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Government & Politics

Summit County Ballots Are Finally Headed to Voters After Printing Delays

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Some Summit County ballots printed by Midwest Direct were delayed up to six days from the expected delivery date.

A Cleveland-based printing company has sent out all of the ballots requested by Summit County as of Tuesday afternoon. But Summit County election officials say the process was marred by delays and a lack of transparency.

The Summit County Board of Elections placed two orders for ballots through Midwest Direct, totaling around 110,000 ballots. Both orders were delayed, said BOE Chairman William Rich, and some ballots were sent out as much as six days late.

Usually, requests for mail-in ballots come in small enough numbers that they are manageable for in-house printing. But because of the coronavirus pandemic, the board sought an outside printing company to handle the higher volume and ensure everyone who requested a 2020 ballot would get one in a timely manner, Rich said.

“We knew we were going to have far more absentee ballot requests than usual because of the pandemic,” he said. “We also need to have distance between employees in our board office, so that limits our capacity to do this in house.”

According to Rich, printer Midwest Direct failed to communicate or respond to inquiries about the status of the first order of about 95,000 ballots, meant to be sent out Oct. 6.

“They did manage to get Midwest Direct representatives on the phone with the board of elections back here,” Rich said. “Communication from Midwest Direct was poor. We had to initiate it.”

Summit County election officials were told the delay would be a day or two, he said, but further follow-ups found the delays extending to between four and six days. The ballots from that order were mailed Oct. 12, he said, and a second order for between 14,000 and 15,000 ballots was placed Oct. 13. The last of those ballots were mailed Monday, Rich said.

The board’s contract with Midwest Direct stipulates ballots should be mailed out within 48 hours of receiving the order, Rich said.

“They did not advise us that they would not be able to get them out in 48 hours, which they were supposed to do so that we would then get to make the choice of whether to send them those ballots,” Rich said. “I don’t see how it was possible that they didn’t know better than that, that it would take longer.”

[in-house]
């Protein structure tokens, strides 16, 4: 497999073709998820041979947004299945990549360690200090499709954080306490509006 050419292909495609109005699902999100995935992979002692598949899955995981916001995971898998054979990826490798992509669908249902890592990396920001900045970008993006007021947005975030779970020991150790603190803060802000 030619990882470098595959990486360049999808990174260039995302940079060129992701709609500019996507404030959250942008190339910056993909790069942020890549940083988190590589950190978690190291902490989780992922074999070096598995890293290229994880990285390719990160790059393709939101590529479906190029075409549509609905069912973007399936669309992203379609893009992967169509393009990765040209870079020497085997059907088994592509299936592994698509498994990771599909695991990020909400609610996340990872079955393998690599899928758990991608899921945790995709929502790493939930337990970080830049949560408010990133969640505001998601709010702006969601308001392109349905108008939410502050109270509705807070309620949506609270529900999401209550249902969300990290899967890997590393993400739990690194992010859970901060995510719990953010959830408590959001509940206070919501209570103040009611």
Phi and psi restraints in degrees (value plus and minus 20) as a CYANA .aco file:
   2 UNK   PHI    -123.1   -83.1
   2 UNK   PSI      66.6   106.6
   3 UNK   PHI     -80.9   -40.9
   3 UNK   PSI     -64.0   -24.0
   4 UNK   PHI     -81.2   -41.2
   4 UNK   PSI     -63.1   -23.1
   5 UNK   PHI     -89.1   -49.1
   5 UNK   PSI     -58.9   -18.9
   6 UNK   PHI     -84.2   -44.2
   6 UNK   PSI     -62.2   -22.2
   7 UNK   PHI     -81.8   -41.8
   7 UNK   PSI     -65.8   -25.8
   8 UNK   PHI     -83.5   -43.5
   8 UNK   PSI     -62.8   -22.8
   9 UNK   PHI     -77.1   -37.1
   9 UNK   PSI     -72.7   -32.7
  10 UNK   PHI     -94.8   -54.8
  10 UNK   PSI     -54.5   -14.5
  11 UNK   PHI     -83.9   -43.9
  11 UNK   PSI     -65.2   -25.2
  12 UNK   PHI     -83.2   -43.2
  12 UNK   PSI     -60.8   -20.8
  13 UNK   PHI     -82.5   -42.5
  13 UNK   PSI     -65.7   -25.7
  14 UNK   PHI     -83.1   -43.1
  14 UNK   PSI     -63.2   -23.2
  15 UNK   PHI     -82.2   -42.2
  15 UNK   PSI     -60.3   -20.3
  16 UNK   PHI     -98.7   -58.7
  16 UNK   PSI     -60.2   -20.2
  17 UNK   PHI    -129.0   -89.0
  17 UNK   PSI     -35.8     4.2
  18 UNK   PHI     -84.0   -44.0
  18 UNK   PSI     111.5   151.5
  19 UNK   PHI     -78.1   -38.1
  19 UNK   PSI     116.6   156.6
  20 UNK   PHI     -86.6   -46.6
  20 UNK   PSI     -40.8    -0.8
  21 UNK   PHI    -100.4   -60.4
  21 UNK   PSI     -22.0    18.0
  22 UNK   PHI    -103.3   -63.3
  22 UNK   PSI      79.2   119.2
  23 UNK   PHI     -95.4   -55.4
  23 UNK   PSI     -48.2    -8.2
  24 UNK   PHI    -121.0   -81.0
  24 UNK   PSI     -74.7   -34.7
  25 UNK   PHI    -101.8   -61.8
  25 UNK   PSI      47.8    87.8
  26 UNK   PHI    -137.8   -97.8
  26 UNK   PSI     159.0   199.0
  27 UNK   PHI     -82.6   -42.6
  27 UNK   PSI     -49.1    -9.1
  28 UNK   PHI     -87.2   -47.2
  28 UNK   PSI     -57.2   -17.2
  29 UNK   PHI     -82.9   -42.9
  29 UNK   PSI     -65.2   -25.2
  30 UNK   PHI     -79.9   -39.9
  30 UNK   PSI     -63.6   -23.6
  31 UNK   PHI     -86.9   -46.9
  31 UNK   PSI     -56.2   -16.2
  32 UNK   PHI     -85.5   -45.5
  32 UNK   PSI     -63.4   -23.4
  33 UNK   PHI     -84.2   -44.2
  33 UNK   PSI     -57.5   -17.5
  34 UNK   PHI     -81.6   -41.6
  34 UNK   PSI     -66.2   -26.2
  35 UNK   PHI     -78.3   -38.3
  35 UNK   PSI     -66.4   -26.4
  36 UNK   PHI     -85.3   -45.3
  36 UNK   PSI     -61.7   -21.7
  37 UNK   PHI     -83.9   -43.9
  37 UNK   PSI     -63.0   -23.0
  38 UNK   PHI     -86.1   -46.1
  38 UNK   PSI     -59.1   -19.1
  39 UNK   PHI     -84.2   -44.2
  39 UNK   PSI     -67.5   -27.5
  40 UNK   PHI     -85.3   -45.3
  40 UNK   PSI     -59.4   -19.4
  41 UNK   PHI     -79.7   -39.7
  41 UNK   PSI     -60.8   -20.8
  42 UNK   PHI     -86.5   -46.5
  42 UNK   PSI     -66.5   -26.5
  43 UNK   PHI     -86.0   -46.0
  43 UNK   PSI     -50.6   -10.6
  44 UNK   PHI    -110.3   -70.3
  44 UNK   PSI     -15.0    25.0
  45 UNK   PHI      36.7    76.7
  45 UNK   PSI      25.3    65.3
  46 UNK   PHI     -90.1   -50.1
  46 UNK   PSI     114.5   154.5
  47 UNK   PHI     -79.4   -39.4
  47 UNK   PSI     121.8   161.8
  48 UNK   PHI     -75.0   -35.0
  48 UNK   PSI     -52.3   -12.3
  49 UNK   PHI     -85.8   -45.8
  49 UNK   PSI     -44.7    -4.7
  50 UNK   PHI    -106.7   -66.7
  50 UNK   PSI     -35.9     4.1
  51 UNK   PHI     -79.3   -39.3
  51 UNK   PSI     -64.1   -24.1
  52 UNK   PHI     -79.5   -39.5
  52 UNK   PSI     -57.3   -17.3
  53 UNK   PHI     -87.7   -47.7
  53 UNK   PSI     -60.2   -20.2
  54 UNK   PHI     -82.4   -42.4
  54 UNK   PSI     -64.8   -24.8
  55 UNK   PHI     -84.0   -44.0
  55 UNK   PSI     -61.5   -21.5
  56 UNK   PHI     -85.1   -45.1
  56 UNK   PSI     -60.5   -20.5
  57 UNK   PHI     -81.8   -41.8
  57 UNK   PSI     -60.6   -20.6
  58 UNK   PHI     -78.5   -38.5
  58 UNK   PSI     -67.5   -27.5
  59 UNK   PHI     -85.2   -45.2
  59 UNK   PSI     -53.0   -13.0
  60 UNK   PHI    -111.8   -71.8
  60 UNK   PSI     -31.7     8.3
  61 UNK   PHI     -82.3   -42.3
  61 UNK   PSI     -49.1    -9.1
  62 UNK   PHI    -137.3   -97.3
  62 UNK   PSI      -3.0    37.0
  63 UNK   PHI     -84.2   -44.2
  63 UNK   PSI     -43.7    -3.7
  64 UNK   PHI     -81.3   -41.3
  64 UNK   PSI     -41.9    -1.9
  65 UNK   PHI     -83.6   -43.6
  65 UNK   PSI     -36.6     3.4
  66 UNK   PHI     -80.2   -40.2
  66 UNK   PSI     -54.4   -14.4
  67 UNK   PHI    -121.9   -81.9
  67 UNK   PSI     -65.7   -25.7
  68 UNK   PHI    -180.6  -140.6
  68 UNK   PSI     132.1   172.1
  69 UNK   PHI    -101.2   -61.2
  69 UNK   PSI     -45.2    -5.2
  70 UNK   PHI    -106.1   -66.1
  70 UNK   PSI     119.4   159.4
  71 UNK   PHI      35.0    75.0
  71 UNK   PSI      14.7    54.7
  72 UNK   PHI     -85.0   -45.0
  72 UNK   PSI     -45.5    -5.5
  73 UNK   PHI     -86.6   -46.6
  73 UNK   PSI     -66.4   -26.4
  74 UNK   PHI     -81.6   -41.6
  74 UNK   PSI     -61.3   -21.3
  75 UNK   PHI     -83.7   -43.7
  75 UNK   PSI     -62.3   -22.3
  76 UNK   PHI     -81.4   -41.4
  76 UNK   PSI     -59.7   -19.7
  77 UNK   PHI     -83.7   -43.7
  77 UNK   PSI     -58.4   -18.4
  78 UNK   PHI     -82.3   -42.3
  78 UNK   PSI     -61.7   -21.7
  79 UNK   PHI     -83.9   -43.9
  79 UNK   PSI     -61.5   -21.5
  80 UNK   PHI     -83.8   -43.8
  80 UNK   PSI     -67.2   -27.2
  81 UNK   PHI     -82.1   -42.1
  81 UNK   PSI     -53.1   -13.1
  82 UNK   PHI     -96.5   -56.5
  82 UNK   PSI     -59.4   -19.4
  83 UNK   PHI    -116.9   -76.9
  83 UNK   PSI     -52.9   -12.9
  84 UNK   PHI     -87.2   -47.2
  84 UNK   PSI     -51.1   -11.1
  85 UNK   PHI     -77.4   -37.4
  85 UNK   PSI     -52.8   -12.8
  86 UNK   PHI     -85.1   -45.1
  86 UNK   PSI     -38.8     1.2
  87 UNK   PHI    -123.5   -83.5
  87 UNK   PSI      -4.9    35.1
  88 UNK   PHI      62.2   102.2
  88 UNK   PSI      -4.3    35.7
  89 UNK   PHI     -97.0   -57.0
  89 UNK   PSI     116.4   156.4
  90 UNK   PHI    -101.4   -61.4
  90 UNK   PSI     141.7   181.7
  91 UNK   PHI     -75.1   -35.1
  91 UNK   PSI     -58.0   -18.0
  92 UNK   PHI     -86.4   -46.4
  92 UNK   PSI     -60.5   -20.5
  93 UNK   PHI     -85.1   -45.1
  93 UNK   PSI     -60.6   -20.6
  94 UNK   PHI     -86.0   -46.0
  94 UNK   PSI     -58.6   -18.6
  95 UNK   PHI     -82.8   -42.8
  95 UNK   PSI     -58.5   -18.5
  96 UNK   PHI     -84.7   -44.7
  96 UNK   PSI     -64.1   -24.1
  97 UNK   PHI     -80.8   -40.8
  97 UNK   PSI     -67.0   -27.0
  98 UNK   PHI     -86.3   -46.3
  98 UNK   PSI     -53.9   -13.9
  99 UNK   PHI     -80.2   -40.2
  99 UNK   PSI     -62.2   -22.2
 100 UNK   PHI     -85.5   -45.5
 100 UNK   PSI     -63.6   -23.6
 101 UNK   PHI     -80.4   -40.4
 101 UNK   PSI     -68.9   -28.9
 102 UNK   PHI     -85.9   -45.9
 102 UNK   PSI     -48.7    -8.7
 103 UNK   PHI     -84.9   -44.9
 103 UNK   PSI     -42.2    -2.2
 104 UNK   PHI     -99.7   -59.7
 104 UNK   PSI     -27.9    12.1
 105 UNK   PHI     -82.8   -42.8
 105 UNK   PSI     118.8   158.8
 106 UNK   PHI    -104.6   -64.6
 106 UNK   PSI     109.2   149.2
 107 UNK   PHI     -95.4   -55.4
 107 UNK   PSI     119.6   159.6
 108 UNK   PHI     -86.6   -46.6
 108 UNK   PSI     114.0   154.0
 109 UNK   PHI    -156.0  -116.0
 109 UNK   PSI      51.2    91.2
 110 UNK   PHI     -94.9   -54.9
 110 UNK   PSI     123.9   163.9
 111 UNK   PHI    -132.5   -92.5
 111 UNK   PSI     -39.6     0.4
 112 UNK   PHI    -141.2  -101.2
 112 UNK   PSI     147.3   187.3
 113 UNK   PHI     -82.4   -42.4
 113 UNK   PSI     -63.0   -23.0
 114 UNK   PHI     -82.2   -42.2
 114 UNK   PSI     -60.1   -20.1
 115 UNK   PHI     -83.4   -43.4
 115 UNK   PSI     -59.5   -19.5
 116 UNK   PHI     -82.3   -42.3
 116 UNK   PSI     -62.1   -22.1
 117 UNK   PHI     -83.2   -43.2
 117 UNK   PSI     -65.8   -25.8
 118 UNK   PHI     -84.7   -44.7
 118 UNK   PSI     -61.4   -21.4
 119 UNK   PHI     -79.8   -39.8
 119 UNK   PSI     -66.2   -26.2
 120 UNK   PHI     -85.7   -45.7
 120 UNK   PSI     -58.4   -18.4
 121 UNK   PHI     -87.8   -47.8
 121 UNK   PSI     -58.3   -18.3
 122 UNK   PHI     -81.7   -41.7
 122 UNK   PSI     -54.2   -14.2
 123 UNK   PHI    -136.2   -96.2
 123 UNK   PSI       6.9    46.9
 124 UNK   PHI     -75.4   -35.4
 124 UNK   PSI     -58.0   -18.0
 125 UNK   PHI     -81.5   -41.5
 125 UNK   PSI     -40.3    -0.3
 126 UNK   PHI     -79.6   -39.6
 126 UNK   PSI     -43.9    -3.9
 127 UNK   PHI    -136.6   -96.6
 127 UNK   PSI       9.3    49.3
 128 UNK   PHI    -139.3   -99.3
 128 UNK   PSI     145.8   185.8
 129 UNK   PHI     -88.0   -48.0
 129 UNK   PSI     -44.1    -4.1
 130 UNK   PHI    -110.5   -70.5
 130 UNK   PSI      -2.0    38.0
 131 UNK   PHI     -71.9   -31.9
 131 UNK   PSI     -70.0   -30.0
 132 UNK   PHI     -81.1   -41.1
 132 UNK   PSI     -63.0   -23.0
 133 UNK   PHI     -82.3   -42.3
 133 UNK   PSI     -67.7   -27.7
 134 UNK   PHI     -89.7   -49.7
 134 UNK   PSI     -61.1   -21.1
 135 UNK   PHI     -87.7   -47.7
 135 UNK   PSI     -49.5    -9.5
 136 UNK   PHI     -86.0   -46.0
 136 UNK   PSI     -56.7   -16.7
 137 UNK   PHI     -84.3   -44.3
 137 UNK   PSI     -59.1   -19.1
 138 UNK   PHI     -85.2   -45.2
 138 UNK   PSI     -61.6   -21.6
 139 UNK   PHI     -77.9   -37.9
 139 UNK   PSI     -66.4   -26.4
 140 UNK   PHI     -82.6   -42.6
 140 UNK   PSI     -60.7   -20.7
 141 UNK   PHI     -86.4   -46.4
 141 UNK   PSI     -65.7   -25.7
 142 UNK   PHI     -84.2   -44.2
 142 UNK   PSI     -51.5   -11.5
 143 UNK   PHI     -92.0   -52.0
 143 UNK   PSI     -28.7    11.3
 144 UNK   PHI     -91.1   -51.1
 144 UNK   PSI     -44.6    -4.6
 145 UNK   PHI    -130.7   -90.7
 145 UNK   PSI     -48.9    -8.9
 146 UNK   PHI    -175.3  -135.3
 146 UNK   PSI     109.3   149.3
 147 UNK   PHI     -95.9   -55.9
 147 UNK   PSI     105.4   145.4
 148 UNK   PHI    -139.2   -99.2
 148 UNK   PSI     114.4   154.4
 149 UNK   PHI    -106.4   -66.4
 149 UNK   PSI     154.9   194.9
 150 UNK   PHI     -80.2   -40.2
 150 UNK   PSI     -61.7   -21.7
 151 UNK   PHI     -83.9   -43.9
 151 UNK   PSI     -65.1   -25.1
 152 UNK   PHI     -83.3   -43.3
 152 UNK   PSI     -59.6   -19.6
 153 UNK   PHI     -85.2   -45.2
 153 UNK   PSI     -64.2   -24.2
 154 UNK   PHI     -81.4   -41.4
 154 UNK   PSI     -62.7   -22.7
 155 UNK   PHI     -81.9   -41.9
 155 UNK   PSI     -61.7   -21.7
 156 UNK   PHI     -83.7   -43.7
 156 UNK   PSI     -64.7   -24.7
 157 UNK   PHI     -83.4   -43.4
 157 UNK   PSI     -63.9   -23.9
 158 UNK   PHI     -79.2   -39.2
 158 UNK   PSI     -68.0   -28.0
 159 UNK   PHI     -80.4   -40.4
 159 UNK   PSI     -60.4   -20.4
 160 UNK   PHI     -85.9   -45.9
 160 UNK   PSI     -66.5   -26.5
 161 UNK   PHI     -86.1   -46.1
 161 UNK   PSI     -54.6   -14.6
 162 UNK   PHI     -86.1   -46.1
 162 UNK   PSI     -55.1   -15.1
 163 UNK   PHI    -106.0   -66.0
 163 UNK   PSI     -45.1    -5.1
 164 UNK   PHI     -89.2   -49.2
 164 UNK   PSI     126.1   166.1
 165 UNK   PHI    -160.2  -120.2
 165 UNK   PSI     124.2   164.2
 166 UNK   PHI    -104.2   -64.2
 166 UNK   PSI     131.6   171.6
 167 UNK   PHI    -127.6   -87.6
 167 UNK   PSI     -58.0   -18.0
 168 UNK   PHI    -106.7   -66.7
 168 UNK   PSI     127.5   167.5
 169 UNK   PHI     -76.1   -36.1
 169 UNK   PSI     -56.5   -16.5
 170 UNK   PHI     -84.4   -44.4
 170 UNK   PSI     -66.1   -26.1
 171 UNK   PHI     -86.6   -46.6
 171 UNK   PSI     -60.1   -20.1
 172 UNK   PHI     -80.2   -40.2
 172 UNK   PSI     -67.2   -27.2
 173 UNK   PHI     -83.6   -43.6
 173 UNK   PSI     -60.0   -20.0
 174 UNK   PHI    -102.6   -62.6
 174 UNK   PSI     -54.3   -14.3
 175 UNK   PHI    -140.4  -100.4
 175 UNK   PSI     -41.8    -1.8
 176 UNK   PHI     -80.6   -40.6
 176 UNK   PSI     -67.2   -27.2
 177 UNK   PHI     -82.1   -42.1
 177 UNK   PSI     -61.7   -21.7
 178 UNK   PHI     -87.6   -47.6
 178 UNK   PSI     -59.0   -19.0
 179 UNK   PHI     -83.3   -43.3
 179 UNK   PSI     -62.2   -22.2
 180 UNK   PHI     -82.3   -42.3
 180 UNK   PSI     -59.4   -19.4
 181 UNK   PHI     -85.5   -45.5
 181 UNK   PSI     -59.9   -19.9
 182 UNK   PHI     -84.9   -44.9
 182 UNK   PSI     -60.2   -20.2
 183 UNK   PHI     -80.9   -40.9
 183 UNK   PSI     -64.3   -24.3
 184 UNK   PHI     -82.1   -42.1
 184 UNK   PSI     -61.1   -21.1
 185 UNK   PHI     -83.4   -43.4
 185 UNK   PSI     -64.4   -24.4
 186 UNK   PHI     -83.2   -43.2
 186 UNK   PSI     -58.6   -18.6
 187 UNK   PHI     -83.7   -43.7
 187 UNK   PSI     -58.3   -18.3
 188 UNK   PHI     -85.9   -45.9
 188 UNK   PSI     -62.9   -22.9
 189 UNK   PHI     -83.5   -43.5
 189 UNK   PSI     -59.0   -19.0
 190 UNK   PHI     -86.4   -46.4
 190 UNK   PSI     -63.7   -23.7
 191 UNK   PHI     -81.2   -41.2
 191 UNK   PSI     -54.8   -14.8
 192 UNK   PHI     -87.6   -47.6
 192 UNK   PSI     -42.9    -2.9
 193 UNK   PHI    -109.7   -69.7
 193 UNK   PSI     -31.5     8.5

The most recent delay was on the final order through Midwest Direct, Rich said. Any ballot requests received between now and Oct. 31 will be processed in house by the board of elections, he said, and mailed out within 24 hours.

“It’s fortunate that these delays occurred early on,” Rich said. “If we had a six-day delay that occurred a week out from the election, that would be a problem.”

The delay is not expected to impact return of the ballots, Rich said, as voters have plenty of time to fill them out and get them postmarked on or before Nov. 2.

In a series of press releases, Midwest Direct said it installed more equipment and brought on additional staff prior to the election to meet printing demands.

“We are proud of our team’s efforts in processing this unprecedented number of ballots in the short time we had to complete them, and we thank them for their diligent efforts,” said CEO Richard Gebbie in a press release sent to ideastream. “In many cases, we processed three times the volume of requests the county board of elections anticipated.”

Ballot requests far exceeded expectations, according to Midwest Direct in a press release, referencing an Ohio county without naming it. Election officials initially predicted 40,000 to 70,000 requests, one press release said, before submitting two orders for 95,000 and 14,000 ballots – a total of 109,000 ballots needing to be printed, which is in line with numbers provided to ideastream by Rich.

“The estimates provided to us from the counties were not what ended up as the reality,” one release said.

The delays are not related to the political beliefs of any members of the company, Gebbie said in a press release emailed to ideastream. Midwest Direct was lambasted by media outlets, including the New York Times, for flying a Trump flag outside its Cleveland headquarters.

“Any suggestion that our personal political beliefs prompted us to slow down ballot production and distribution is absolutely false,” Gebbie said in the emailed press release. “Quite simply, we wouldn’t be in business if we conducted business that way.”
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